The Transportation Blog
- April 16, 2013
- Continued Funding to Combat "Misclassification" in President's FY 2014 Budget
President Obama released his FY 2014 budget (available here), which includes a request that Congress continue funding the federal government’s intensifying efforts to combat employee “misclassification” nationwide. This program is described as follows (from p. 126):
When employees are misclassified as independent contractors, they are deprived of benefits and protections to which they are legally entitled, such as minimum wage, overtime, unemployment insurance, and anti-discrimination protections. Misclassification, together with the underreporting of cash income for those paid as independent contractors, also costs taxpayers money in lost funds for the Treasury and in Social Security, Medicare, the Unemployment Trust Fund, and State programs. The Budget includes approximately $14 million to combat misclassification, including $10 million for grants to States to identify misclassification and recover unpaid taxes and $4 million for personnel at WHD to investigate misclassification.
These funding levels are the same as seen in the President’s FY 2013 budget. Of particular interest is the $10 million in state grants, which are doled out by the U.S. Department of Labor as an incentive for states to reclassify independent contractors as employees. The Department of Labor’s FY 2014 budget (summary available here) goes into more detail regarding this program (from p. 25):
The FY 2014 UI State Administration request includes $10,000,000 for states to improve worker misclassification efforts. Modeled on a successful (SNAP) Supplemental Nutrition Assistance Program, this initiative will provide a “high performance bonus” to the States most successful at detecting and prosecuting employers that fail to pay their proper share of UI taxes due to worker misclassification and other illegal tax schemes that deny the Federal and State UI Trust Funds hundreds of millions of dollars annually. States will be able to use these incentive funds to upgrade their misclassification detection and enforcement programs. As part of this initiative, States would be required to capture and report outcomes and cost/benefit information to enable the evaluation of new strategies.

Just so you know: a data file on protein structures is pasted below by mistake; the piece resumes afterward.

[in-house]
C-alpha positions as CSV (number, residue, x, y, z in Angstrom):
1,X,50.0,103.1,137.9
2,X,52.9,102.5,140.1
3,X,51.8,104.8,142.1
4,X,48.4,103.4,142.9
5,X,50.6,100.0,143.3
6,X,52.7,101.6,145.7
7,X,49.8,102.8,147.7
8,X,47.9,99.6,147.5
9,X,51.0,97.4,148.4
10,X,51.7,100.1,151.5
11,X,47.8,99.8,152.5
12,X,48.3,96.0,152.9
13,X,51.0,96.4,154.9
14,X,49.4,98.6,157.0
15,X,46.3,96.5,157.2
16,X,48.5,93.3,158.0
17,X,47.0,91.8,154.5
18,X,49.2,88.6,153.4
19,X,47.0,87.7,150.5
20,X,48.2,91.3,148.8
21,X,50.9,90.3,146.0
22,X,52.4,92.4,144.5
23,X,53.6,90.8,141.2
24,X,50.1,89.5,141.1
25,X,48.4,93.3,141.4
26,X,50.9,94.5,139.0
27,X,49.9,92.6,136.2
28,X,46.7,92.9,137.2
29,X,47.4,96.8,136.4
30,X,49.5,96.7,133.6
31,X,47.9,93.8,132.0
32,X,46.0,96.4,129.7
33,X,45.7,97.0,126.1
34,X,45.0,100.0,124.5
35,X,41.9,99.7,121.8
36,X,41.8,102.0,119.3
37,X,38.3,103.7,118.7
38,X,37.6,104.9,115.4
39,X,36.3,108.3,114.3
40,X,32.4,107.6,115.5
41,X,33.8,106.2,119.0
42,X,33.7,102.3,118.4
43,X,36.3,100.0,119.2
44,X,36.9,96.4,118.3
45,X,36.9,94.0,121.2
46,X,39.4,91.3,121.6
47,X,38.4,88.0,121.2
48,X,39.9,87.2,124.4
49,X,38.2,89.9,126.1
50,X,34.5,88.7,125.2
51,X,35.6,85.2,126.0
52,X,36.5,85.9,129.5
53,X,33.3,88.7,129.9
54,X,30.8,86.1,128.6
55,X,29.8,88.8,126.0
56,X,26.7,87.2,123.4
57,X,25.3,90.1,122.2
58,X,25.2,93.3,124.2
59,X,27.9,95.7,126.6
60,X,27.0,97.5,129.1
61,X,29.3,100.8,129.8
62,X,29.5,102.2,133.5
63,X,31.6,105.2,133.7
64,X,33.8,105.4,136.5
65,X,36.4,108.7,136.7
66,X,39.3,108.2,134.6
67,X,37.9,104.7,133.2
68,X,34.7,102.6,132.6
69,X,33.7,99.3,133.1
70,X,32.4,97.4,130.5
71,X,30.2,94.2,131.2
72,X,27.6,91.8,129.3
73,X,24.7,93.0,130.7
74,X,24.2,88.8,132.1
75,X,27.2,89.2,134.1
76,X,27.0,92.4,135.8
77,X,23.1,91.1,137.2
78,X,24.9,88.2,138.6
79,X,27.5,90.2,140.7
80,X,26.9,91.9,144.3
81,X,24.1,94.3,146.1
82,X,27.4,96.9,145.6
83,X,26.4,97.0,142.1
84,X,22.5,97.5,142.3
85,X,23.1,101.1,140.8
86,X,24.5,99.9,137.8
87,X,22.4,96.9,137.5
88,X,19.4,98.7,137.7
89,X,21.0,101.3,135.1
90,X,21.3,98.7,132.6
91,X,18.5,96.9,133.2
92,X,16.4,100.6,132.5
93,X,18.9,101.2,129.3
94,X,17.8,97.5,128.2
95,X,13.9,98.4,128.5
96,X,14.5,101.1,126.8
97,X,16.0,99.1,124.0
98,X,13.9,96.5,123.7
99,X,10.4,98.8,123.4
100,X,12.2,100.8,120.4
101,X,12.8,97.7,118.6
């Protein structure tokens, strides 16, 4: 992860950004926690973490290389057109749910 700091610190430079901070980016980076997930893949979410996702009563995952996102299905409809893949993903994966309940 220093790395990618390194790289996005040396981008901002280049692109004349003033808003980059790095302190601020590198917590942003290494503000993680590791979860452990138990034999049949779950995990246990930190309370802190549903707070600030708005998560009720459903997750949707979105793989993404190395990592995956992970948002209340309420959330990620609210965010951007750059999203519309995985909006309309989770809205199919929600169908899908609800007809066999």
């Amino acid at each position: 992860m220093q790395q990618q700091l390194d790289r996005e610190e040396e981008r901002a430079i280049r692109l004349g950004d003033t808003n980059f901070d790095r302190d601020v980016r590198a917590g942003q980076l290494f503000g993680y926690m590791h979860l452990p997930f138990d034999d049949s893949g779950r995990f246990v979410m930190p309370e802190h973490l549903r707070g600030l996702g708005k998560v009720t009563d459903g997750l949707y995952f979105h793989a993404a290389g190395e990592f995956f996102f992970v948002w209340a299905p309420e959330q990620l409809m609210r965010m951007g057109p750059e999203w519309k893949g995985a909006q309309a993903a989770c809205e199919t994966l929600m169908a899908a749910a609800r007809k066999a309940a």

While it remains to be seen what Congress will ultimately enact, the President’s budget demonstrates that the executive branch of the federal government remains focused on combating “misclassification” – and in directly funding state agencies that do so as well. Any company retaining the services of independent contractors (including owner-operators) should be sure to adopt and adhere to contractual and operating procedures which best protect independent-contractor status.
For additional information on the federal government’s attack on so-called “misclassification” or questions regarding the protection of independent-contractor status, contact Greg Feary, or Braden Core in the Firm’s Indianapolis office at (317) 637-1777
- March 14, 2013
- Alabama Metal Coil Securement Act Preempted
On March 5th, the FMCSA issued an order finding the Alabama Metal Coil Securement Act to be preempted because the act is more stringent than federal law but is not beneficial with respect to safety and imposes an undue burden on interstate commerce. As such, effective April 4, 2013, the state can no longer enforce the law against interstate motor carriers.
- February 12, 2013
- NTSB Recommendation to FMCSA: Require Motor Carriers to Look at a Decade of Driver History
The National Transportation Safety Board (“NTSB”) recently issued recommendations to the Federal Motor Carrier Safety Administration (“FMCSA”) after investigation of a 2011 accident where a truck crashed into a train near Reno, Nevada, killing six and injuring dozens. NTSB recommended that FMCSA require motor carriers to look back ten years into driving-related employment history prior to hiring new drivers. The recommendation came after NTSB’s investigation revealed the truck driver in the Nevada accident had traffic citations and crashes in his commercial driving history. We will monitor the FMCSA’s response to the recommendation.